2. Brain Dead

Bill Pullman and Bill "Game Over" Paxton star in this Cronenbergish movie about brain alteration.  I have the feeling the screenplay was very good, even if the direction is lackluster.  You'll probably see the twist at the end coming a mile away, but it's still an entertaining movie.

3. Air America

Mel Gibson and Robert Downey Jr. star as two pilots inadvertently smuggling drugs during the Vietnam War.  As a film with a message it falls flat, but it's still a relatively interesting take on that period in U.S.-Southeast Asian relations.  Not The Killing Fields mind you, but a good vehicle for Mel Gibson at the height of his Lethal Weapon period.

That scene where Gibson and Downey Jr. talk about addiction though.  28 years later, there's a whole other dimension to that conversation.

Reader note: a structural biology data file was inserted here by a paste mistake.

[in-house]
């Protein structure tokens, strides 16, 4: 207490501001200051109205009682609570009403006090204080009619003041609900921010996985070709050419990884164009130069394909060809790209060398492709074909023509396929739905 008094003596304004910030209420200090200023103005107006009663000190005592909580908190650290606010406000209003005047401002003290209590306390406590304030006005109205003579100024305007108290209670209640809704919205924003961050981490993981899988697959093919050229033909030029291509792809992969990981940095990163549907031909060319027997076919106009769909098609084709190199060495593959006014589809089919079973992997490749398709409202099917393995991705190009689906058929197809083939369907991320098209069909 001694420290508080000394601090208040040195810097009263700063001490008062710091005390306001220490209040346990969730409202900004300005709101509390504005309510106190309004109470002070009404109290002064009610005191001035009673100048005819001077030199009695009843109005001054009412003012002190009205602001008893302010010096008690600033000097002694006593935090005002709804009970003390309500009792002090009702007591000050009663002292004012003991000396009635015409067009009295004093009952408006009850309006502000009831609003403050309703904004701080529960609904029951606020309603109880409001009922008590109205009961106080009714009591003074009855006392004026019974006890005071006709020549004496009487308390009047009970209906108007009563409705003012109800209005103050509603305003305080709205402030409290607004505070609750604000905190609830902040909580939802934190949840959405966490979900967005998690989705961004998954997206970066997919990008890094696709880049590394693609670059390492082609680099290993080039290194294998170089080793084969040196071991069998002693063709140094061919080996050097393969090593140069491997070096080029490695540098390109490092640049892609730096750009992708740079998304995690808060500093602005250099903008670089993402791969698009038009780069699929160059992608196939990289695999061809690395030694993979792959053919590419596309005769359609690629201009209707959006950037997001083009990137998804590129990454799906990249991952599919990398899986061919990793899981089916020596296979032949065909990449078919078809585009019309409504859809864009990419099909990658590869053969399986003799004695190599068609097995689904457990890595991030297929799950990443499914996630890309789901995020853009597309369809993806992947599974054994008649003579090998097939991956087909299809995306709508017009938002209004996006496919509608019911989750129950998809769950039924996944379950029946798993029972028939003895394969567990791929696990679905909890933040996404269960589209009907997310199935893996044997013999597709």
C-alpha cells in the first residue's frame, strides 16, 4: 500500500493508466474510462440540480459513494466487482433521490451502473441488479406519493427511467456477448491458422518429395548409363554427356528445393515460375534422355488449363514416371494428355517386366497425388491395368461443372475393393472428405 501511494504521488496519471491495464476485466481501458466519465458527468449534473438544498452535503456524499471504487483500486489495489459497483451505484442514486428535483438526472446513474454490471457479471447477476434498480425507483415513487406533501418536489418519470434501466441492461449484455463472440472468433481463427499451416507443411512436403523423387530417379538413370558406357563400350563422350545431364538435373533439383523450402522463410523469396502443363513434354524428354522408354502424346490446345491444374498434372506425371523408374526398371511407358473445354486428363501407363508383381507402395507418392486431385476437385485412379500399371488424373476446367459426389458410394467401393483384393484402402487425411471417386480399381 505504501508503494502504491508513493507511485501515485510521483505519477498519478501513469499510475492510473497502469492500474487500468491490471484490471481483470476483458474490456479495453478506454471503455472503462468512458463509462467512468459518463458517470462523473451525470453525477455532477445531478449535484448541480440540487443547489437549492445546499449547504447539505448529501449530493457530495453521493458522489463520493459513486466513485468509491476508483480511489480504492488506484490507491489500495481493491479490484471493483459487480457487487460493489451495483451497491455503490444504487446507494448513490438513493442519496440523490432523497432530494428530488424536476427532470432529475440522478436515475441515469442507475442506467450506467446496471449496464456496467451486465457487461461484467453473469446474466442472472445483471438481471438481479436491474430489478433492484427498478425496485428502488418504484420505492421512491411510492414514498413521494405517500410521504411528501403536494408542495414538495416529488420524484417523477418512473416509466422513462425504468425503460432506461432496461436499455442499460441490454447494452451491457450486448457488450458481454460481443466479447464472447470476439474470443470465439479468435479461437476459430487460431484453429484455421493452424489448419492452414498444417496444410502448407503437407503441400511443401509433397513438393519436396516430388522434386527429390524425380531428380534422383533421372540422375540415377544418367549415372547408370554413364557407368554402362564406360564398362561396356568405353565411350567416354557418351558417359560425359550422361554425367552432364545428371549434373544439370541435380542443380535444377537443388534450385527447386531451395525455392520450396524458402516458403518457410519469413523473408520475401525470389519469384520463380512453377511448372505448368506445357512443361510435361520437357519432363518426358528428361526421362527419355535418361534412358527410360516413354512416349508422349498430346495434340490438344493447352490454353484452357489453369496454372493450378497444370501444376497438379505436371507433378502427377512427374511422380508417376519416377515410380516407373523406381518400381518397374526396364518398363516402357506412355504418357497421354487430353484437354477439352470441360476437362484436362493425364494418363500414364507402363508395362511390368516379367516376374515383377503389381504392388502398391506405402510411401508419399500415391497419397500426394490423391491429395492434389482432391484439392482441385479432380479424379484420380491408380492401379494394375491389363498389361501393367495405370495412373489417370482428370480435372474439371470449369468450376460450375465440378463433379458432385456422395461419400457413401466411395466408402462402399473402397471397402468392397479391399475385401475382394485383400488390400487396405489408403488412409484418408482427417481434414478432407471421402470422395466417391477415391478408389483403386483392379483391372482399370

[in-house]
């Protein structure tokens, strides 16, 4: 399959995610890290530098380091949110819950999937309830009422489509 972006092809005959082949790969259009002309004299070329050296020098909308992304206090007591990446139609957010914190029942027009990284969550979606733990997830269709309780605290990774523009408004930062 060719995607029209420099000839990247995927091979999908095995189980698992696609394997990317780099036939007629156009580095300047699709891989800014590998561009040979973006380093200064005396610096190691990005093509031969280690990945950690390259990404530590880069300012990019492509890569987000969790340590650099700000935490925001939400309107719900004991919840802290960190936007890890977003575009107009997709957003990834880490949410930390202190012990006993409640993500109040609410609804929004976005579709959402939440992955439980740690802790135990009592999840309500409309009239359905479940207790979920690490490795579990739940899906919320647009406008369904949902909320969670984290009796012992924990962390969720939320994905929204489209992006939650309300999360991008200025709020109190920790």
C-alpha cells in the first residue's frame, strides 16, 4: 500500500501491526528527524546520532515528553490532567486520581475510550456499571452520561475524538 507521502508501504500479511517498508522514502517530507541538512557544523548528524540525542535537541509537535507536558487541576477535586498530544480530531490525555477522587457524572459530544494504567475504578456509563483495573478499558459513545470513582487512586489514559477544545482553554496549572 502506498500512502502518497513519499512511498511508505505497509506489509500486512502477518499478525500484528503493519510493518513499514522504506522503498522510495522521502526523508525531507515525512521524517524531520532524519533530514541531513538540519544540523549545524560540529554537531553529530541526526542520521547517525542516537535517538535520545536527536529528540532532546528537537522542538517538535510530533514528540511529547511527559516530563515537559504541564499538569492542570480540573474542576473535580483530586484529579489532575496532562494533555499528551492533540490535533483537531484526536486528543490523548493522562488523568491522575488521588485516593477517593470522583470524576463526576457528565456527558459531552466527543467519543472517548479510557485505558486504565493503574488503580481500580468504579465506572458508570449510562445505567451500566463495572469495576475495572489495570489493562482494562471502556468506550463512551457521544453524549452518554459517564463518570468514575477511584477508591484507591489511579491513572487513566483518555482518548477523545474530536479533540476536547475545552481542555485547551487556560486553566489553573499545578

4. Wild at Heart

Part Wizard of Oz, part "anti-action movie," and one of the most delightfully weird movies you'll ever see.  If you find yourself wondering why either Nicholas Cage or David Lynch were ever famous, this is the film to watch.  This was the second movie Laura Dern did with Lynch, coming a few years after the equally great Blue Velvet.  Diane Ladd is excellent as Dern's deranged mom.

5. The Hunt for Red October

Still the best submarine movie ever made, and yes, I've seen Das Boot.  Sean Connery stars as a Soviet sub commander trying to defect, and Alec Baldwin is a CIA analyst trying to catch him.  I still think Alec Baldwin's version of Jack Ryan was the most plausible.